Our trailer’s battery compartment came with two mid-size Group 24 batteries (batteries are typically bought separately). The batteries were healthy, and we never drained them, as indicated by the interior voltmeter.
After some trial and error, we could connect the travel trailer to both of our rigs with an eight-foot-long Endurance Hopkins 7-to-7 Blade Extension cord. The batteries received a trickle charge as we towed. Inside, there are two USB ports, one 12V outlet, and four 110V outlets. We liberally charged our phones, watches, camp lights, and headlamps with the USB ports without issue.
The interior lights were well-placed, bright, and powered by the batteries. We turned them on every night for long durations, as they barely drew power. One bright white light is near the back door. Another white light is in the back, above the shelf, next to an infrared night light. Outside, a light is installed next to the door, above the pull-out kitchen. The roof exhaust fan also drew battery power and quickly eradicated heat or odors.
Outside, there’s also a pre-wired solar inlet, which is compatible with a two-prong plug to connect to solar panels. I used solar panels to top off the batteries during longer durations in the backcountry. To connect to shore power, there’s a 30A exterior inlet. We used the 110V outlets when we were plugged into shore power, for laptops and camera equipment, as those required tons of power.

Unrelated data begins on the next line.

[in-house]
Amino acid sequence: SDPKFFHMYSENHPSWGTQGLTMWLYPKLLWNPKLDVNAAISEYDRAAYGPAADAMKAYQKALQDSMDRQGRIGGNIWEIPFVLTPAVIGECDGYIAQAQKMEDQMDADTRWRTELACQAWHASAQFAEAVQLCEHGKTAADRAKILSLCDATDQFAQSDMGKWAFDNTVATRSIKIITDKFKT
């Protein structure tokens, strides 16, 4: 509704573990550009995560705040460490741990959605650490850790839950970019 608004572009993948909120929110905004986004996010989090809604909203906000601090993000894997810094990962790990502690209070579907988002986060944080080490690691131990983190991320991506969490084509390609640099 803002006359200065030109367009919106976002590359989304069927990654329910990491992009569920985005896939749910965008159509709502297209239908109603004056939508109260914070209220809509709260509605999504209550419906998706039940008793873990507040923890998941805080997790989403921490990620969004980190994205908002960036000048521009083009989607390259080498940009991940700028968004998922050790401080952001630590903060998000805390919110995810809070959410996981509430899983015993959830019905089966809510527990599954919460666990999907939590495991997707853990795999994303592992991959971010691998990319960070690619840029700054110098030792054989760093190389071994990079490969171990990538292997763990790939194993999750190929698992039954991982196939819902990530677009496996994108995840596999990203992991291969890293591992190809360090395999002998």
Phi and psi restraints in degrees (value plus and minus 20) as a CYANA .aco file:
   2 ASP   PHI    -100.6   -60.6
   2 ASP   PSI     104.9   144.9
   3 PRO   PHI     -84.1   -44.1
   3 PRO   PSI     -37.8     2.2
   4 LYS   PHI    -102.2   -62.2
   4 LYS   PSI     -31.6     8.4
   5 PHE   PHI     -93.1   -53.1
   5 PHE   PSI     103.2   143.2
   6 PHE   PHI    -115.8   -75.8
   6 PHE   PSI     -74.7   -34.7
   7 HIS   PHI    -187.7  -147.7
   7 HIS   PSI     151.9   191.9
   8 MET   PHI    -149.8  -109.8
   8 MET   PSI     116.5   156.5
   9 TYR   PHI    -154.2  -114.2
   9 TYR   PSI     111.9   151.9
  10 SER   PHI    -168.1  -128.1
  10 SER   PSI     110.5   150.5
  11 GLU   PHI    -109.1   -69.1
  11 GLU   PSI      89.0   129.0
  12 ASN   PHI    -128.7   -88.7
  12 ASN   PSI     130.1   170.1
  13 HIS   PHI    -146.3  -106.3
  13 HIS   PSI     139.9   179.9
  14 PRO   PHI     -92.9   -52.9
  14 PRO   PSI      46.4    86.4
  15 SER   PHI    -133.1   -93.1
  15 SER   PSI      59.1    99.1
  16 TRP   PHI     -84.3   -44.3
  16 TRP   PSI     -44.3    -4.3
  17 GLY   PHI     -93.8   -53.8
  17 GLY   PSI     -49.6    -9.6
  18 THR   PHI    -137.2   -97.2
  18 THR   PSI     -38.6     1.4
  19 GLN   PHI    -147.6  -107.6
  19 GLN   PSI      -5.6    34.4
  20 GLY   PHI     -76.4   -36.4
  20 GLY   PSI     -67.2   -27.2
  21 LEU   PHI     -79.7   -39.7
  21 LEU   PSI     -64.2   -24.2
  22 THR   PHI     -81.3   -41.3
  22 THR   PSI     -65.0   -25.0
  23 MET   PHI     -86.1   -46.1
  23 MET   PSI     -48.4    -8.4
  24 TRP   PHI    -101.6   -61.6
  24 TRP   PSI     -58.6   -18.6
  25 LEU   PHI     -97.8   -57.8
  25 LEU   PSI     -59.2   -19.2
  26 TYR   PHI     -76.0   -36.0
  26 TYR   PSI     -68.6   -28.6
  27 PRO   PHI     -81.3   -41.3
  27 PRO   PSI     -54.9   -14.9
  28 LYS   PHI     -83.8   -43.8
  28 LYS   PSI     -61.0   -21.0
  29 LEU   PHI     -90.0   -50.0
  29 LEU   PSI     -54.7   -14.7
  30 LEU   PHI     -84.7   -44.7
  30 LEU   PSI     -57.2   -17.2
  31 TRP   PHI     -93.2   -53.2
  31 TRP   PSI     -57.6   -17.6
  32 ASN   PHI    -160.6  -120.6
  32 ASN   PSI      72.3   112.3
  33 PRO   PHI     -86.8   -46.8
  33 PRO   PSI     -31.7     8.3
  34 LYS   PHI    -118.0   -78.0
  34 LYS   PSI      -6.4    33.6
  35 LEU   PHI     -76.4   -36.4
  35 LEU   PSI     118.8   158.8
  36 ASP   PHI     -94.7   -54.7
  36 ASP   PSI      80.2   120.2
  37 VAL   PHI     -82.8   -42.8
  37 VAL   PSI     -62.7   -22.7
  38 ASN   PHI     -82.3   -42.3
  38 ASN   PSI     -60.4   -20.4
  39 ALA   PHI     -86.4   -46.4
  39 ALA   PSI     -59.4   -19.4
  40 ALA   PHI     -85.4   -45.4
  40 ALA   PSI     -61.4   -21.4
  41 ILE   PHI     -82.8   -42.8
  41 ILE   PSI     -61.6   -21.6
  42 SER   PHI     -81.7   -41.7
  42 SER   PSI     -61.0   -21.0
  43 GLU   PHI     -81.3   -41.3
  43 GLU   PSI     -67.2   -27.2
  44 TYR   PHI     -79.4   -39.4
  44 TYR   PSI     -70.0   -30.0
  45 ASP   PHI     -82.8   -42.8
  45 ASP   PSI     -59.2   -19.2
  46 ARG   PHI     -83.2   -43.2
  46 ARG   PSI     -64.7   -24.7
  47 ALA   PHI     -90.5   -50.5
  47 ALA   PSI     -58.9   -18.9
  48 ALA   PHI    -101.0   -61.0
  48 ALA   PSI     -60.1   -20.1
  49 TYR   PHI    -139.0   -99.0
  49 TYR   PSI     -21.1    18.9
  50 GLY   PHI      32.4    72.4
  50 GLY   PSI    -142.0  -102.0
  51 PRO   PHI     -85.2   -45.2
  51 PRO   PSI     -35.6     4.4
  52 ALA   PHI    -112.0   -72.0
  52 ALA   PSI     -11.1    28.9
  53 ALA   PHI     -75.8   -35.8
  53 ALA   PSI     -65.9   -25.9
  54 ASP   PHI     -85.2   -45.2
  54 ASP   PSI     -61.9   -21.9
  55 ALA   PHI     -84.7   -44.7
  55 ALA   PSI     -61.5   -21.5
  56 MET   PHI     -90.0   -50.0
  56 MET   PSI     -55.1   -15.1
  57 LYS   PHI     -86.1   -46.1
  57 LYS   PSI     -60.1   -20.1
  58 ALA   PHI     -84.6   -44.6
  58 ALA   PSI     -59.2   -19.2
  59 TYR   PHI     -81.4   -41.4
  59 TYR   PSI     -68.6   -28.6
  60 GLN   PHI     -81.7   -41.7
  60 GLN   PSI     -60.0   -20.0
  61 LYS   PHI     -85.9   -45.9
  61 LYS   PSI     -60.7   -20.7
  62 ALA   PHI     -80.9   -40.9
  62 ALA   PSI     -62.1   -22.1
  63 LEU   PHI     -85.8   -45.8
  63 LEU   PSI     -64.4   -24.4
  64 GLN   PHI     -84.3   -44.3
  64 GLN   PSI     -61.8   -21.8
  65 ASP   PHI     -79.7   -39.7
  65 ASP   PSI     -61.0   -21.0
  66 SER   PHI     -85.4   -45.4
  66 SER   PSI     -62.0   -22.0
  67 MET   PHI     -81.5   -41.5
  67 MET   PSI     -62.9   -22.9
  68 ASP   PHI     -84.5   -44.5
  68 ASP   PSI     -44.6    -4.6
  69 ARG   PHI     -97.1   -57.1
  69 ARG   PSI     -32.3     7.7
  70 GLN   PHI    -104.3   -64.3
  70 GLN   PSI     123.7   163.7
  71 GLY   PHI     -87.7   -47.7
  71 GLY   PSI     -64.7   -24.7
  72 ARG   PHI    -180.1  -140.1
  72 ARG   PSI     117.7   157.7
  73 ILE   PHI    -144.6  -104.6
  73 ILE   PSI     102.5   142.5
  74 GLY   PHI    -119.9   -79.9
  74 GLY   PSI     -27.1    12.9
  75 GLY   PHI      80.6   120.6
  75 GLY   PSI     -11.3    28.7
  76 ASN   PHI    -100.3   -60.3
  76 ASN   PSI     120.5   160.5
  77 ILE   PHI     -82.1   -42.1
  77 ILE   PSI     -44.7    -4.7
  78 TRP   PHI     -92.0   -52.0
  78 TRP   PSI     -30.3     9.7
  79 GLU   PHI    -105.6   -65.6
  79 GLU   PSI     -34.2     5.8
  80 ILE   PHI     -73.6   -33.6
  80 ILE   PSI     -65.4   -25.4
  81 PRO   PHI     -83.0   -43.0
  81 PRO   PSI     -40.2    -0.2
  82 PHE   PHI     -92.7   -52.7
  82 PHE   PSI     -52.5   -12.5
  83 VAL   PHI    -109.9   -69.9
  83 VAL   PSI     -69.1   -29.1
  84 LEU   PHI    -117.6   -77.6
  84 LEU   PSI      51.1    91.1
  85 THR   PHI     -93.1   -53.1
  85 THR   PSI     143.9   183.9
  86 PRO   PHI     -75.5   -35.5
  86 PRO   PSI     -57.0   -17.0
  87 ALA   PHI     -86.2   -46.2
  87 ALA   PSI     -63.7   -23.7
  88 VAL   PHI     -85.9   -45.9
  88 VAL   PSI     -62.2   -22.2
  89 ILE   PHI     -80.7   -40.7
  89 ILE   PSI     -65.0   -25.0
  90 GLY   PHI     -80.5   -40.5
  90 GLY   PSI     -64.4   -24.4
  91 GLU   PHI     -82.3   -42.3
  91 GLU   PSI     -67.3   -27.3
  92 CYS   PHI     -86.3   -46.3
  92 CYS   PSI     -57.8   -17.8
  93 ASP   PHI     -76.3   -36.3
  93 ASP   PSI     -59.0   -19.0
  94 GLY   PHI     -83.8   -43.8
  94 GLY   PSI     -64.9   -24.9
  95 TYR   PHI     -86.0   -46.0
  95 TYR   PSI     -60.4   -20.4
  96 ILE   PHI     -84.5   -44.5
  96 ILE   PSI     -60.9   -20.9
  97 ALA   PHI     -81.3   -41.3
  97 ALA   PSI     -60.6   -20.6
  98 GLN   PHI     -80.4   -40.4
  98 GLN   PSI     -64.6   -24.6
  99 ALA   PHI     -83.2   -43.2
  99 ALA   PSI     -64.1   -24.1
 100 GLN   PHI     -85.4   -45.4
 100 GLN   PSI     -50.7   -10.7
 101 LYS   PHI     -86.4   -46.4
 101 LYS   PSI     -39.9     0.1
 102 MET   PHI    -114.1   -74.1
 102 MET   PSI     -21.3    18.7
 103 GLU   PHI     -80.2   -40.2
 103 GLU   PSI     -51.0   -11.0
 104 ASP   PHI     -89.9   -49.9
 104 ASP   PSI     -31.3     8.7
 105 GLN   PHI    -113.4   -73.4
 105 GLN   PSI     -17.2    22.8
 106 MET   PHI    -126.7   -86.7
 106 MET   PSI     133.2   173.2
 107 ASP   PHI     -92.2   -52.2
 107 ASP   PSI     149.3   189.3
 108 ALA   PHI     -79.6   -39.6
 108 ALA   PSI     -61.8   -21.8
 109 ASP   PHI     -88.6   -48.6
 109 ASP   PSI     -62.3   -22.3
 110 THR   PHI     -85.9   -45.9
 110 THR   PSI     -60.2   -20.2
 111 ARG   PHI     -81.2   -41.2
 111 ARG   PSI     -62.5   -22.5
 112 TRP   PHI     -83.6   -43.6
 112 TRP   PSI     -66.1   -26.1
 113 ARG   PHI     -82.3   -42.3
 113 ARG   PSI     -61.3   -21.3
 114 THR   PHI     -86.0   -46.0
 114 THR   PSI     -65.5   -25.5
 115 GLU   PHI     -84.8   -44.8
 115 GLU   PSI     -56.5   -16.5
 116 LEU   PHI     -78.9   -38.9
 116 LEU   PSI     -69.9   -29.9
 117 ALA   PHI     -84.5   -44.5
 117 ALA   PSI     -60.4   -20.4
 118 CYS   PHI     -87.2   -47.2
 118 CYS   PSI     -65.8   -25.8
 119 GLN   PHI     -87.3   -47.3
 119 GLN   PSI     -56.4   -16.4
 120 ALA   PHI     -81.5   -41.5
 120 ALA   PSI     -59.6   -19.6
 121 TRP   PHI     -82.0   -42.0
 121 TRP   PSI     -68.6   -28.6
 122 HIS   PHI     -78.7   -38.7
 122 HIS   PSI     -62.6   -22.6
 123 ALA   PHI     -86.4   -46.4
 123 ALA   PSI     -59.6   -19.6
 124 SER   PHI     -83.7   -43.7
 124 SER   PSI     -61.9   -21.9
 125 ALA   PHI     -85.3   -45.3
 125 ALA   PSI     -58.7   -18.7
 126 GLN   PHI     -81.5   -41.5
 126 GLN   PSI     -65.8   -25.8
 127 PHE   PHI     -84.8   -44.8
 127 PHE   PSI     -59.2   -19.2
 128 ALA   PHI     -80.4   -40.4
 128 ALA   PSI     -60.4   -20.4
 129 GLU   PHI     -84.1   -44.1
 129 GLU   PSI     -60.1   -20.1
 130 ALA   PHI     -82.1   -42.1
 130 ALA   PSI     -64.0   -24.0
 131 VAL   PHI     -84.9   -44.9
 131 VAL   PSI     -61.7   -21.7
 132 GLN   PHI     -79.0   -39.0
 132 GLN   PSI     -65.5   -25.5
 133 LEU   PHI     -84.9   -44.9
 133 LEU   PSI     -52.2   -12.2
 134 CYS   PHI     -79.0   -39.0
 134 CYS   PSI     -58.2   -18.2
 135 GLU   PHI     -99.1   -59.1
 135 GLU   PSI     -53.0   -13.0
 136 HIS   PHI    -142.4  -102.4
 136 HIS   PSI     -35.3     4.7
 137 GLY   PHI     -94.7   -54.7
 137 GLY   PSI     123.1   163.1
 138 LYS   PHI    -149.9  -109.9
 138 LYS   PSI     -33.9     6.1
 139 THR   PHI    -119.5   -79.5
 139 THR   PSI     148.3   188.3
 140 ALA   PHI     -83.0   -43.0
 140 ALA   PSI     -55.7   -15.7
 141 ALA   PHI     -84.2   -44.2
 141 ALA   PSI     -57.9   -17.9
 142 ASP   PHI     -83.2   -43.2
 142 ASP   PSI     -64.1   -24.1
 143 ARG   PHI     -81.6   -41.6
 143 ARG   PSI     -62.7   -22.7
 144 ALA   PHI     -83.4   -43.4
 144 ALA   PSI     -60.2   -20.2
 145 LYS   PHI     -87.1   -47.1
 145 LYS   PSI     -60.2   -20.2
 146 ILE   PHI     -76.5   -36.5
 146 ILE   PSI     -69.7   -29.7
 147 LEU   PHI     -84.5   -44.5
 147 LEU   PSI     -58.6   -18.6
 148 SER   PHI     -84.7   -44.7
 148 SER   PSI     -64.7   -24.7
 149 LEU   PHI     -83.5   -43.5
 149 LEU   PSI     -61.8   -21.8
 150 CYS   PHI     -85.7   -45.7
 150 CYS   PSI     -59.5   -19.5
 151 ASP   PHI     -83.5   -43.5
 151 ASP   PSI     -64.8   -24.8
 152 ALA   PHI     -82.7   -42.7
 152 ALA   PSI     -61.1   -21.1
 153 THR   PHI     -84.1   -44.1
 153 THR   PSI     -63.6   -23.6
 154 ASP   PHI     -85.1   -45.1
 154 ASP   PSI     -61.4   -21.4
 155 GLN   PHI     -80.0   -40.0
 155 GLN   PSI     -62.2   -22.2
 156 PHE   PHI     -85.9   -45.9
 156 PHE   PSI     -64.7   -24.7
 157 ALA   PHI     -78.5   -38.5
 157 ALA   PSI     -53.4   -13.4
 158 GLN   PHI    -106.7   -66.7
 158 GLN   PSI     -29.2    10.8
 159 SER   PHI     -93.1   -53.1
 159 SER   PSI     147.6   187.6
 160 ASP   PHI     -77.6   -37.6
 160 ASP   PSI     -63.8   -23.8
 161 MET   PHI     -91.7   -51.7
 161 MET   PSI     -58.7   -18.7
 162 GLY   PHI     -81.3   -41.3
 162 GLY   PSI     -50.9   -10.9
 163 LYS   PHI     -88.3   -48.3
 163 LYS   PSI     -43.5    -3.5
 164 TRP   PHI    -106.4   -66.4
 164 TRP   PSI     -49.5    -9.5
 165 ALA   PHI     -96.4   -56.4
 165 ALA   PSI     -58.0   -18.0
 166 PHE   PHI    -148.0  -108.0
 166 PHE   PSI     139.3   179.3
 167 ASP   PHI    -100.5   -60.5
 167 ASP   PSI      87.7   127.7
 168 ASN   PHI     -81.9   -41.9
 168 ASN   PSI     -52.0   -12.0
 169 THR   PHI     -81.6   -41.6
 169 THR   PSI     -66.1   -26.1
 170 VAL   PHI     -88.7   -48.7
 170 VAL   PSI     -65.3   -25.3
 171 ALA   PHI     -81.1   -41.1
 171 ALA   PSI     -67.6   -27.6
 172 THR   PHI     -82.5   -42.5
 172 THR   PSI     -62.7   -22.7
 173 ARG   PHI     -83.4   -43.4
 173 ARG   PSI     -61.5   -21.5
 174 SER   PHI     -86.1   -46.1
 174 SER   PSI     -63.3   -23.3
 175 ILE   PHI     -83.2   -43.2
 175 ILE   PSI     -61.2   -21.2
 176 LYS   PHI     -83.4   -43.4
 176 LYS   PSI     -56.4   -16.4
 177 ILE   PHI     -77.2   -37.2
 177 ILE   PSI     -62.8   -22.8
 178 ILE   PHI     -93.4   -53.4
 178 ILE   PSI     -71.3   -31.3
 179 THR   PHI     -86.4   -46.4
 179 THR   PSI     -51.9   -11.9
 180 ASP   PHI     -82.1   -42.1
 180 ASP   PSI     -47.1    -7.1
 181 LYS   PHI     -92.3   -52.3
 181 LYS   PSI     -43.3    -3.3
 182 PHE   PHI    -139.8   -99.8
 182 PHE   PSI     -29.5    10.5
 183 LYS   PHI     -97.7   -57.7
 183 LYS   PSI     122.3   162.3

For us, the five-pound propane tank fueled the two-burner stove for two meals daily for two weeks. The water capacity is an external five-gallon jug, which lasted us more than a week.
- Off-Road All-Terrain Tires: 225/75R16 (Cooper Tires Discoverer AT3 LT)
- Water: 5-gallon jerrycan
- Propane: 5-pound tank
- Tongue toolbox
- Front cargo deck: 45-liter cooler, 200-pound capacity; 12-volt outlet for electric cooler
- Awning width: 6 feet
- Awning height: 7’3″
- Rooftop cargo deck: 59 inches by 17 inches (3-person rooftop tent compatible)
- Smoke detector, fire extinguisher, and carbon monoxide detector
- 1,500-pound tongue jack
- Two mid-size Group 24 batteries (not included in standard package)
- High-quality construction